Each player will try to pursue the strategy that gives them the highest payoff. We can look at it from player 1’s point of view (player 2’s view will be identical):

If player 2 buys a small gift for player 1, player 1 should not spend 1 unit to buy a large gift for player 2. The best strategy is to buy a small gift.

If player 2 buys a large gift, again, player 1 should prefer to buy a small gift, to avoid the 1-unit cost of the large gift.

Both players will follow their best strategy, which is to buy a small gift. Unfortunately, this leads to a result that is suboptimal. Looking at the list of outcomes, we can see that both players would do better to buy each other a large gift. Unfortunately, as soon as one player reneges on the large-gift pact and buys a small gift (although, to be fair, small does not necessarily equate to bad, as the linked counterexample demonstrates), the pact must break down, because the other player will choose to follow their best option and renege as well. This game is not solvable in a way that benefits both parties. (For people who are familiar with game theory, this situation may look pleasingly familiar - and so it should. This example is a Prisoners’ Dilemma, one of only two known classes of 2x2 games that cannot be solved.) Having implied that this game cannot be solved, the next step is to solve the game. The linked document explains that for this version of the Prisoners’ Dilemma, Robert Axelrod conducted an extensive computer simulation and found that the most effective strategy was this:

On the first turn (the first Christmas), one should always cooperate (buy a large gift) instead of defecting (buying a small gift).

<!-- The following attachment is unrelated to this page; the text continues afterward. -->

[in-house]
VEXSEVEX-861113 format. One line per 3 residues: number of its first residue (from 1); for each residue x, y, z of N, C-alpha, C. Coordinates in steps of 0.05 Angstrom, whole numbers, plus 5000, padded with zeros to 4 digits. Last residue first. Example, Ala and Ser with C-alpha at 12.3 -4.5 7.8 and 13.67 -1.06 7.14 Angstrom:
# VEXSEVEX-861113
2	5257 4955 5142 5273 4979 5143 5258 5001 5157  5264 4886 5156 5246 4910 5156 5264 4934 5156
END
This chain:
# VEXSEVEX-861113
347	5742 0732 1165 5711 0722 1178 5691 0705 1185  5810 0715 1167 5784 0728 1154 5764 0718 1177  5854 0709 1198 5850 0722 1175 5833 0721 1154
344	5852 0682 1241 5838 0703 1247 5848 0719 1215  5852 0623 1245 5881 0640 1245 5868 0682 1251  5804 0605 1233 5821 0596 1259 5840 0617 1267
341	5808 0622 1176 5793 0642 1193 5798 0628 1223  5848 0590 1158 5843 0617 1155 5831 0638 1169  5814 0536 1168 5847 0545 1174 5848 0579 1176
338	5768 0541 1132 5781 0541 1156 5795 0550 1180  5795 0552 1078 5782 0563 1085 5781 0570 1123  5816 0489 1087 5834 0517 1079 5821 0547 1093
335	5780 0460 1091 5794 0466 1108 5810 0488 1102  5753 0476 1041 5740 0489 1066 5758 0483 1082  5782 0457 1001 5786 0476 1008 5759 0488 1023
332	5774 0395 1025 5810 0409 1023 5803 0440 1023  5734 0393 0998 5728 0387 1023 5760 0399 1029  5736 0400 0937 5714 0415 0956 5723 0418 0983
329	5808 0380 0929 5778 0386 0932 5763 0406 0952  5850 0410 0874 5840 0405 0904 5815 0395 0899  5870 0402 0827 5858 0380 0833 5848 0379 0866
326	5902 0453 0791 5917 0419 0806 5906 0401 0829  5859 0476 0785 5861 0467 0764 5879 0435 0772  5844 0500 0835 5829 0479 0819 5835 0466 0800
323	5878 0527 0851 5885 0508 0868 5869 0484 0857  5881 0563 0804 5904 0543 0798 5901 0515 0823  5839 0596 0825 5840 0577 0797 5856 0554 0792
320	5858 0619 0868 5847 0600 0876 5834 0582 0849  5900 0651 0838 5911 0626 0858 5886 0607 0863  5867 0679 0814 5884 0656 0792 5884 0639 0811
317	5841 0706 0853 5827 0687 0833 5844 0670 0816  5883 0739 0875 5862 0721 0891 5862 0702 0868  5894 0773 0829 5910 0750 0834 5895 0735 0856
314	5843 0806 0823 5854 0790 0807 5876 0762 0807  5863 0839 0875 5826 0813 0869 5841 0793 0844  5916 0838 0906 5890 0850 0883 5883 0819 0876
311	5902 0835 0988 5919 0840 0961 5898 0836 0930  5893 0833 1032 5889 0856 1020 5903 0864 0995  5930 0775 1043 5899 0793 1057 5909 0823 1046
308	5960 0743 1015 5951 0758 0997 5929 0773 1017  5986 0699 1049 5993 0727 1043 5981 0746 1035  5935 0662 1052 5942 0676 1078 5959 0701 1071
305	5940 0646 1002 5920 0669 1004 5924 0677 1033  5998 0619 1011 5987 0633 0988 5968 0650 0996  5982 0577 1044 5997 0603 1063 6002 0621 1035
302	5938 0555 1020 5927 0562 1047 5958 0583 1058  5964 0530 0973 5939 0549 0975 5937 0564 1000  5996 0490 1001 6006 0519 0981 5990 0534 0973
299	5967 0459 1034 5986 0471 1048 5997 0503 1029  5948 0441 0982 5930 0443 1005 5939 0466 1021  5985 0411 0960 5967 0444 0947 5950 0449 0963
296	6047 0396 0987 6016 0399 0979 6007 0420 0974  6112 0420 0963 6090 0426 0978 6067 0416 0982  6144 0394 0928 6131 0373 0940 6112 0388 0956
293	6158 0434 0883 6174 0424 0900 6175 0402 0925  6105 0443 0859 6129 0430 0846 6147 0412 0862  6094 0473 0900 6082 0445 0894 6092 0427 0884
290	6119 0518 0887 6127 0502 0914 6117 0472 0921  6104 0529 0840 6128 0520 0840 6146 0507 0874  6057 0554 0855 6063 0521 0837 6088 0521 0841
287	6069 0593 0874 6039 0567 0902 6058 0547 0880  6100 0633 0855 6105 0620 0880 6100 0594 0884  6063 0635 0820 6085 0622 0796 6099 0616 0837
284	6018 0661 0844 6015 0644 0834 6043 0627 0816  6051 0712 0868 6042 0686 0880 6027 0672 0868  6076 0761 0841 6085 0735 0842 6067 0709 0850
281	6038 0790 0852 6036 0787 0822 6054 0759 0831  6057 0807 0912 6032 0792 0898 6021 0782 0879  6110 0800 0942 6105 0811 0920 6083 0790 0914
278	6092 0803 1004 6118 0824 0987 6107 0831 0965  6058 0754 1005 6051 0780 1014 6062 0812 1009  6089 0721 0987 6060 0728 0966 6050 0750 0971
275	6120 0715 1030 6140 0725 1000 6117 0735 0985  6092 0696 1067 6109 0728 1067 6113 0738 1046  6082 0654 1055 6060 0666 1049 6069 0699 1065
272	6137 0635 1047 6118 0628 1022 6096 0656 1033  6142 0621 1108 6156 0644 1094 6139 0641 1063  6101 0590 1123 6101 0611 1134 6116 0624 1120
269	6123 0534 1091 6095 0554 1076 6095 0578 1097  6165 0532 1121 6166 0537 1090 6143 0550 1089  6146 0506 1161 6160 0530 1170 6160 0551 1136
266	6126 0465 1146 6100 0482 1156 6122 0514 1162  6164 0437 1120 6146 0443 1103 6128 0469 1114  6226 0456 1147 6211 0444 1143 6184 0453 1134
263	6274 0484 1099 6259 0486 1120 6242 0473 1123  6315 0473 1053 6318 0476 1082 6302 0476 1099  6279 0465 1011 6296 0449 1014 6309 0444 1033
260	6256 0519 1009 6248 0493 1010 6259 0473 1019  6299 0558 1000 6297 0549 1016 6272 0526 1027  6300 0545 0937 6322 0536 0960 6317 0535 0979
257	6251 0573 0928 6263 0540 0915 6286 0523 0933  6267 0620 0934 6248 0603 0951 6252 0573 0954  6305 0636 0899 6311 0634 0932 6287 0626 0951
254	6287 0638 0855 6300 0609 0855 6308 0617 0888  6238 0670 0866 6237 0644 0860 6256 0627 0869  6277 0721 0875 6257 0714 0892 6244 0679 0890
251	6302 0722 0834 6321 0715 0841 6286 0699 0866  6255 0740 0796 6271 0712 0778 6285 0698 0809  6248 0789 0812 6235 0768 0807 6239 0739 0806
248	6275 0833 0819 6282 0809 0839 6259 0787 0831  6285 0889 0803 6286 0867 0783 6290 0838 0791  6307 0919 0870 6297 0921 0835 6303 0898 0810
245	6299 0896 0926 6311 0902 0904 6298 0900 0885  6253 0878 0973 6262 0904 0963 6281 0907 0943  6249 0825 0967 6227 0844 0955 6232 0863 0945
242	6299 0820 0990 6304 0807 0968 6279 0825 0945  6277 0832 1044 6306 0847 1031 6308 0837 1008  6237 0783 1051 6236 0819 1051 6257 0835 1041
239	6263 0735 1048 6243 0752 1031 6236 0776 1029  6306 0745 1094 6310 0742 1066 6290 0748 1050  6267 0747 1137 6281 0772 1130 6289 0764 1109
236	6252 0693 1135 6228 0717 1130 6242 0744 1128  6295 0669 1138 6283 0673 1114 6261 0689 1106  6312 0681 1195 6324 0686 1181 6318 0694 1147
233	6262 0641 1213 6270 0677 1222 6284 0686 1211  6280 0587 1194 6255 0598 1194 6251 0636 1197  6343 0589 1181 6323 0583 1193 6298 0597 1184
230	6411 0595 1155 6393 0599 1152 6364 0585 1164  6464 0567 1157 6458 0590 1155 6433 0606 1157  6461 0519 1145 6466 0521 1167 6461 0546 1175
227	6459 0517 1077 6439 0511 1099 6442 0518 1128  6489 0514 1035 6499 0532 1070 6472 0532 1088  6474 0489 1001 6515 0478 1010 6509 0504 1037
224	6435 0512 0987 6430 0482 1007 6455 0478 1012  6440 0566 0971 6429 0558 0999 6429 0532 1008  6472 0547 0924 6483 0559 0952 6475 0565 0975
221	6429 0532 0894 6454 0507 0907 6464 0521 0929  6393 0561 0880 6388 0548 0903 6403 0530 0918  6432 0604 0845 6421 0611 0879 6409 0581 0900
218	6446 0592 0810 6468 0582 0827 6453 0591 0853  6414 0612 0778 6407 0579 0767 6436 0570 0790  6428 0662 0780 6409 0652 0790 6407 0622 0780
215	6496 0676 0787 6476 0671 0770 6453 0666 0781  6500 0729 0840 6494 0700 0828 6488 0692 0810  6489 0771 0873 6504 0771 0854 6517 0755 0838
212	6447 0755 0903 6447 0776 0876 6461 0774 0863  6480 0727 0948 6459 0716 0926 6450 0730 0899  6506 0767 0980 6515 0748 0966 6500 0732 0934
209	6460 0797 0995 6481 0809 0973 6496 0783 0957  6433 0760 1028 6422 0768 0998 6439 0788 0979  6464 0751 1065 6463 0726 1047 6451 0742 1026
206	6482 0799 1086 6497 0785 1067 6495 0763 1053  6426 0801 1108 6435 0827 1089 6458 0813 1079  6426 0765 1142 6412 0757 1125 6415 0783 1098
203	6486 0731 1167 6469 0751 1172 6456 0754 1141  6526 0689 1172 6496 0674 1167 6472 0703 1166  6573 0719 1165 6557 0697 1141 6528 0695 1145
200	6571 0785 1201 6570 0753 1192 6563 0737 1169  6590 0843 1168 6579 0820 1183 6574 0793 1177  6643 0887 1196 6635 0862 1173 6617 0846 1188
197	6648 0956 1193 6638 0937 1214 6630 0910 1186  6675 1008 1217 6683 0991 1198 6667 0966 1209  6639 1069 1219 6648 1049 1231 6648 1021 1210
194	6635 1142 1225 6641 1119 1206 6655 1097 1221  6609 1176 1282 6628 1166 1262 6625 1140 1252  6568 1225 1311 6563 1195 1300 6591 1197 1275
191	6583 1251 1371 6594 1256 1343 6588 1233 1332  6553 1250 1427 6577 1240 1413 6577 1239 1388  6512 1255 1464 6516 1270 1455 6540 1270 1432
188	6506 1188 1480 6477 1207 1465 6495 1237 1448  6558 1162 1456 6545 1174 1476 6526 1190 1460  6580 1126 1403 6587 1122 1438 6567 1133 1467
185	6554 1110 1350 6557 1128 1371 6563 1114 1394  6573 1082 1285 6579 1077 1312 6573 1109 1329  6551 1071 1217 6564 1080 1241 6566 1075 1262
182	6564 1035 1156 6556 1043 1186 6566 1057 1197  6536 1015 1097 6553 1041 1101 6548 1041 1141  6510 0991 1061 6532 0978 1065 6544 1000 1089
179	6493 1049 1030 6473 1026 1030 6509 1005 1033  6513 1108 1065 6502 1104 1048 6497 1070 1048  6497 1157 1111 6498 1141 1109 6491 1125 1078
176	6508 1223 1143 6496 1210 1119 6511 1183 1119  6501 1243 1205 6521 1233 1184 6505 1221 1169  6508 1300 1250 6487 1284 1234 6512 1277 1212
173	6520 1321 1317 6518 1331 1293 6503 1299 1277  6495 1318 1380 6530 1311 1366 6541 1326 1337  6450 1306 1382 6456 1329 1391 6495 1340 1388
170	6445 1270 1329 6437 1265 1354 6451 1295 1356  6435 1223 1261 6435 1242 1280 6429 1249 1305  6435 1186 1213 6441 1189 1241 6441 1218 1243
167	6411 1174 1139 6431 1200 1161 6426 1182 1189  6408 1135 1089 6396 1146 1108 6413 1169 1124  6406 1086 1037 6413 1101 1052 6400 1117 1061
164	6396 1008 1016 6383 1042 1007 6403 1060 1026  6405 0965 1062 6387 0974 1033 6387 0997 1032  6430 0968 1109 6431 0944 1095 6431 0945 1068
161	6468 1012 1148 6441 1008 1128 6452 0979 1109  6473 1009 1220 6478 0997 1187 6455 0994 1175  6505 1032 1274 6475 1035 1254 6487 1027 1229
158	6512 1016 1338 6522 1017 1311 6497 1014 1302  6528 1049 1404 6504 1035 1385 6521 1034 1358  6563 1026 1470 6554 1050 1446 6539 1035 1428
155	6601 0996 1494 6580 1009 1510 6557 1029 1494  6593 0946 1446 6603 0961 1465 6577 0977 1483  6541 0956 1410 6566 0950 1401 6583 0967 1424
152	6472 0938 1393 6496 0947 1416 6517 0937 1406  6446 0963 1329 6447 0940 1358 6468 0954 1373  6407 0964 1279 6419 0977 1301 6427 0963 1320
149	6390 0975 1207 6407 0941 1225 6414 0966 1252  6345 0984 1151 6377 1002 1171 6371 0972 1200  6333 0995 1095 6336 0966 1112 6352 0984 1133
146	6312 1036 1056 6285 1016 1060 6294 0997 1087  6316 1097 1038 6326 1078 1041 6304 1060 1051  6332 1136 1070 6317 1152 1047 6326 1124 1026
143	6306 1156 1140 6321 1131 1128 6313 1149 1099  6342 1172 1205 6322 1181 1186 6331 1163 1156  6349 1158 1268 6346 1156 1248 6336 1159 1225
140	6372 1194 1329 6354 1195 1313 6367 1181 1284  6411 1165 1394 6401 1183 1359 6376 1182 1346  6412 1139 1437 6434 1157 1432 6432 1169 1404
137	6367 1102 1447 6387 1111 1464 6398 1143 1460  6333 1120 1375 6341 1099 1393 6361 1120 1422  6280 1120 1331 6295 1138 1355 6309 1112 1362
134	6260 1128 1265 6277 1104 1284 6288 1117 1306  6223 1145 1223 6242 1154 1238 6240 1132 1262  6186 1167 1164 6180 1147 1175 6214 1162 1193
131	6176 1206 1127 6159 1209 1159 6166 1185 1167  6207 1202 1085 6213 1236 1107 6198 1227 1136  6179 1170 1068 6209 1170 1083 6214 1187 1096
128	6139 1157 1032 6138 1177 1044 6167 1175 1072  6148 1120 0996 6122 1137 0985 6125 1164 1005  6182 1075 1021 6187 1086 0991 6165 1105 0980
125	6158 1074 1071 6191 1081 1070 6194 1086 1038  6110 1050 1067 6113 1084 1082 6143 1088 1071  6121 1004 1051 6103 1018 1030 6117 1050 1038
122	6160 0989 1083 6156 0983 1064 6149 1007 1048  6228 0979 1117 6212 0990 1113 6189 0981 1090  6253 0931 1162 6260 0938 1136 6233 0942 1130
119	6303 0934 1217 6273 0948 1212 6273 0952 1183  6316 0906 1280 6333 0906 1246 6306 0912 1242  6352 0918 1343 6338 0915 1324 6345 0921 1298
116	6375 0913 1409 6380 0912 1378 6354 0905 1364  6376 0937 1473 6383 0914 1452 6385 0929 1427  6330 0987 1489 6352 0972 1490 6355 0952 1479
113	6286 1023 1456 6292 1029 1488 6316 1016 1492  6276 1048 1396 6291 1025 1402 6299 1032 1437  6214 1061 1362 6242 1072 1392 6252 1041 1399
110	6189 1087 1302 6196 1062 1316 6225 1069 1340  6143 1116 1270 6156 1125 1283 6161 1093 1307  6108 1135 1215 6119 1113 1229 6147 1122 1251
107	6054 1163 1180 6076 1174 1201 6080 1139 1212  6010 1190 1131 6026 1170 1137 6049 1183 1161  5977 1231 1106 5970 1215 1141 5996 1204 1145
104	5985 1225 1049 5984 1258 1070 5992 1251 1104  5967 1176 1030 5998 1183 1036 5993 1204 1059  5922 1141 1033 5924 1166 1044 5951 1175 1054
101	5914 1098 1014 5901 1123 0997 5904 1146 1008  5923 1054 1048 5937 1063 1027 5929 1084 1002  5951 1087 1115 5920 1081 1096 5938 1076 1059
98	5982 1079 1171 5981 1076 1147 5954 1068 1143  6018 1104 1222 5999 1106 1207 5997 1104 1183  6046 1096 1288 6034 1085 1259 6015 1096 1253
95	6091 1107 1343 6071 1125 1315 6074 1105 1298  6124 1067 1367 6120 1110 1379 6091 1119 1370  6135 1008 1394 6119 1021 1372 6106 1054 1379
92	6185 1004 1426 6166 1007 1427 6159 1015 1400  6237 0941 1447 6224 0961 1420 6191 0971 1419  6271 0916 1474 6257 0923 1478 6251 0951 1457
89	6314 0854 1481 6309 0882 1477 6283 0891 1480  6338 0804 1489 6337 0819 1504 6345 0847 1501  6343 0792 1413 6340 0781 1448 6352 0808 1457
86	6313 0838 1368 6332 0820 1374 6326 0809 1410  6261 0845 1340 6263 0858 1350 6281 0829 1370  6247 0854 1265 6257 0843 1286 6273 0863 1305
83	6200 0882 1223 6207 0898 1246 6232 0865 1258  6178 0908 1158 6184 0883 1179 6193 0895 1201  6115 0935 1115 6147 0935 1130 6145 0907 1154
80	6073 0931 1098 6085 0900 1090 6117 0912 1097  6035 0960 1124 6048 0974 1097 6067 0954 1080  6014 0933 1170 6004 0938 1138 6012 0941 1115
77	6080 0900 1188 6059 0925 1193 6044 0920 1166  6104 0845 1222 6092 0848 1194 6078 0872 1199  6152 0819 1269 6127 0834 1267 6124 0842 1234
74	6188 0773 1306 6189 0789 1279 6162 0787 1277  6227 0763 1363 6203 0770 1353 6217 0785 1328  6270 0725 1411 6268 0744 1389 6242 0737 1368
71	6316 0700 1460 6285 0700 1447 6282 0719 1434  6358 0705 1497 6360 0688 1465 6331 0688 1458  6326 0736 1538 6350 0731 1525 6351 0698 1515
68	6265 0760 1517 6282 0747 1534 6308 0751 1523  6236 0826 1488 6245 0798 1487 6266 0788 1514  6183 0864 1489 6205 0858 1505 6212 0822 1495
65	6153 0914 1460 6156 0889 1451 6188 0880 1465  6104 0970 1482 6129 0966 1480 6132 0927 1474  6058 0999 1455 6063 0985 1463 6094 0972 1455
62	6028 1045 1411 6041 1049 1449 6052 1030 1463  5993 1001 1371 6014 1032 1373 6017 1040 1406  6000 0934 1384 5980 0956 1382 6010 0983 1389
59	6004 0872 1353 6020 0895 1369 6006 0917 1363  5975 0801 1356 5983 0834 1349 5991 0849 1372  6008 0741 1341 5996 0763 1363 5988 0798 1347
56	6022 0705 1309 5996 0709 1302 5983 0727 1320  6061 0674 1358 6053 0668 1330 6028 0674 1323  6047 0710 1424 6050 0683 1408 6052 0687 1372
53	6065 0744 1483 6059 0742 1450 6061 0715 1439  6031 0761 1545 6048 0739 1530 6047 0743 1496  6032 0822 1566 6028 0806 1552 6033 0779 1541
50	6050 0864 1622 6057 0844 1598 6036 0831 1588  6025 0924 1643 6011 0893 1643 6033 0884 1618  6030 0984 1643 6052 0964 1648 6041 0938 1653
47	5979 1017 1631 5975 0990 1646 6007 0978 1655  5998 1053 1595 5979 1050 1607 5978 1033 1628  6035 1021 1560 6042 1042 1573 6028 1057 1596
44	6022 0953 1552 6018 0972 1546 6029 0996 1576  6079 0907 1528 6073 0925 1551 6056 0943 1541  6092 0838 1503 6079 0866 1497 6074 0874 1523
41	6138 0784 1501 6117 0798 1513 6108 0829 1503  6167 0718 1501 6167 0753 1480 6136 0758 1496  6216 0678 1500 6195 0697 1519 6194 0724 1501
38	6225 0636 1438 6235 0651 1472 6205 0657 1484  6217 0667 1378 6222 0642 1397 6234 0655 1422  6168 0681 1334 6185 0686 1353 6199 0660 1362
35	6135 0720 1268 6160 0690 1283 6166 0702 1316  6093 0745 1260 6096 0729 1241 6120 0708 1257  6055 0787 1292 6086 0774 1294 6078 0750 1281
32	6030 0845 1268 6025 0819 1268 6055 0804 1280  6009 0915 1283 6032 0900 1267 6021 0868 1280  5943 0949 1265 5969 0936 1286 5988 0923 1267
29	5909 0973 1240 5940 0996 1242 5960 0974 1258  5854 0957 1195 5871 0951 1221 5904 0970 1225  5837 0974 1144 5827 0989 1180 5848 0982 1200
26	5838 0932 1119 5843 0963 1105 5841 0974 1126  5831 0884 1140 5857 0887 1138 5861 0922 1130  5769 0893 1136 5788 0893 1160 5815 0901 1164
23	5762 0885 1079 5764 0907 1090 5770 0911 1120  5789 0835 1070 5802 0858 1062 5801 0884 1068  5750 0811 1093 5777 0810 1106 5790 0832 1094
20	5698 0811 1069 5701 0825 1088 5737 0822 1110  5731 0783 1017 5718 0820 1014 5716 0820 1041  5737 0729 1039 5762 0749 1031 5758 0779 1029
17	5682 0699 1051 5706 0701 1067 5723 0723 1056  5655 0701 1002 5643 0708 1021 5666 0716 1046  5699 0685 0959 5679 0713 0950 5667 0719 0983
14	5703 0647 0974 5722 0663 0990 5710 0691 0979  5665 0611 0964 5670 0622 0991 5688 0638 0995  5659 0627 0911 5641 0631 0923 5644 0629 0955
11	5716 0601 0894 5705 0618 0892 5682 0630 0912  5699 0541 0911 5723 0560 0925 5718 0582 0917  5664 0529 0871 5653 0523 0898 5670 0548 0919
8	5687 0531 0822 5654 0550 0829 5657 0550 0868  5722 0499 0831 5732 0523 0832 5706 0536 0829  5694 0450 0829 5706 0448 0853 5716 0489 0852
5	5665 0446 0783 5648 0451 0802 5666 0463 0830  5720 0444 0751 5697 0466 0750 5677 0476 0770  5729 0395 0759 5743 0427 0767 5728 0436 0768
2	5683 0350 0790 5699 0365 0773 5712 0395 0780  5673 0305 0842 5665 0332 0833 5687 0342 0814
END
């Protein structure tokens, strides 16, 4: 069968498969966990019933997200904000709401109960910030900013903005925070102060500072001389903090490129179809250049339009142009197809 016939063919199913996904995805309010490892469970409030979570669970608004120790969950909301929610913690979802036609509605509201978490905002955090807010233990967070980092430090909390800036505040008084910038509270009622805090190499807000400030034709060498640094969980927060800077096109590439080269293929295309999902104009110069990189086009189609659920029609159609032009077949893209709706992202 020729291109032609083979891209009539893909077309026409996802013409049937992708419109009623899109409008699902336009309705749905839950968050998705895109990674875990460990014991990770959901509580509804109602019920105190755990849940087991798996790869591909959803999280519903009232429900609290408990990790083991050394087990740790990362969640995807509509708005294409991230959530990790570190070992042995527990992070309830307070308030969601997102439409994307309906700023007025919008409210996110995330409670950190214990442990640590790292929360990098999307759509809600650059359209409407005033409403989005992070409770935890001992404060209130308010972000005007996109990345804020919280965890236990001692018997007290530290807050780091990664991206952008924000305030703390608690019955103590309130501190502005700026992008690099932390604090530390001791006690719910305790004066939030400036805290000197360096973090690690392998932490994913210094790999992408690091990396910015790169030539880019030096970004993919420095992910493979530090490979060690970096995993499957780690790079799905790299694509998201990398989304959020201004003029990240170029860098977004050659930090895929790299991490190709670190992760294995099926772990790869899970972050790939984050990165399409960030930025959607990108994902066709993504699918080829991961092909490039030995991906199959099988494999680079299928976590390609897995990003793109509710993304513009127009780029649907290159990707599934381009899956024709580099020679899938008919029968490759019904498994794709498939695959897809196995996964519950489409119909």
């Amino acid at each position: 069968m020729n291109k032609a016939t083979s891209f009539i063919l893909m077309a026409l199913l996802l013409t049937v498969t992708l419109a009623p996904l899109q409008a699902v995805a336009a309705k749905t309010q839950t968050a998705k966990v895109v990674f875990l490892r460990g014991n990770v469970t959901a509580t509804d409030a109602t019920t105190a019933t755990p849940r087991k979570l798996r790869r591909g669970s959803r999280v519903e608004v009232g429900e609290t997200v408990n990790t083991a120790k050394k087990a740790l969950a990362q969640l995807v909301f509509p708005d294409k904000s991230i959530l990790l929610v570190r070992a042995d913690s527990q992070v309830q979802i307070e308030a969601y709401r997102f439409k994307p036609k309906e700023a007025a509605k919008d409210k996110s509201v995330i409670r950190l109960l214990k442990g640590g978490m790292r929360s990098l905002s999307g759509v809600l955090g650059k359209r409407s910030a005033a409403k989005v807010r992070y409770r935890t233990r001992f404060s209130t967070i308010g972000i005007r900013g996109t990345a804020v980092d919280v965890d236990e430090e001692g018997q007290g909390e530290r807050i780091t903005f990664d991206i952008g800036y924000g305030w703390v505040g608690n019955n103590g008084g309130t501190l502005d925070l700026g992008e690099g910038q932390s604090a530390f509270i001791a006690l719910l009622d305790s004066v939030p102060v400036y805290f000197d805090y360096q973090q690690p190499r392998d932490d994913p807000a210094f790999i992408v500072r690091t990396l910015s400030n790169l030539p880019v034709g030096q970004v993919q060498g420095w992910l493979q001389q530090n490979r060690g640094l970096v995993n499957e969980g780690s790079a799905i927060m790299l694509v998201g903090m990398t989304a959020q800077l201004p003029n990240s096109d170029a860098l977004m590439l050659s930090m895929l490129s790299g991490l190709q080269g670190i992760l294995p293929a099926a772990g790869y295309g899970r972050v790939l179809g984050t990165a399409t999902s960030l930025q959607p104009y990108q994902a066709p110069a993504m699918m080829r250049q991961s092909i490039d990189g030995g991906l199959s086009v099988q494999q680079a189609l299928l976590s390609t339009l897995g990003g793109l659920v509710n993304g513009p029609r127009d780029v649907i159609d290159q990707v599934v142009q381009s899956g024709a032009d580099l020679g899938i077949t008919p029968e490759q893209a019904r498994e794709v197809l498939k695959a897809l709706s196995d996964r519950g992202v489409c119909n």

On subsequent turns, one should do exactly what the opponent did on their previous turn. Eventually, it is hypothesised, an intelligent opponent will see this strategy and cooperate on all future turns, maximising the payoff to both parties.

The weightings given to the various gifts can be changed as much as one likes, with one exception - when the value of the large gift drops too far, or the opportunity cost of buying it goes up beyond its value, there is no longer any incentive at all to buy the large gift. If the opportunity cost attached to the large gift drops to zero, then there is no longer any incentive to renege on buying a large gift, because no time will be saved by buying a small gift. This degenerate form of the game is easily solved by having everyone buying large gifts - but the upshot of the empirical solution to a Prisoners’ Dilemma is the same. The best strategy in the first round of the game is to buy large gifts for everybody, and rely on them to “do unto others as they *do* do unto you”.
As to whether or not I’m going to reveal my strategy for this year’s Christmasers’ Dilemma, that would violate the rules of the game. If I announced my strategy, then I’d expect you to immediately follow your best option given the choice I have announced - which is to buy a small present.
Clearly, this is not an optimal strategy for me.
Hence, I choose to withhold my strategy, but if you’d like to quantify the values you’d attach to certain choices of present, drop me an email at josh (at) thinkshiny (dot) com.
Have a very mathy Christmas, although I’ll probably write again before then.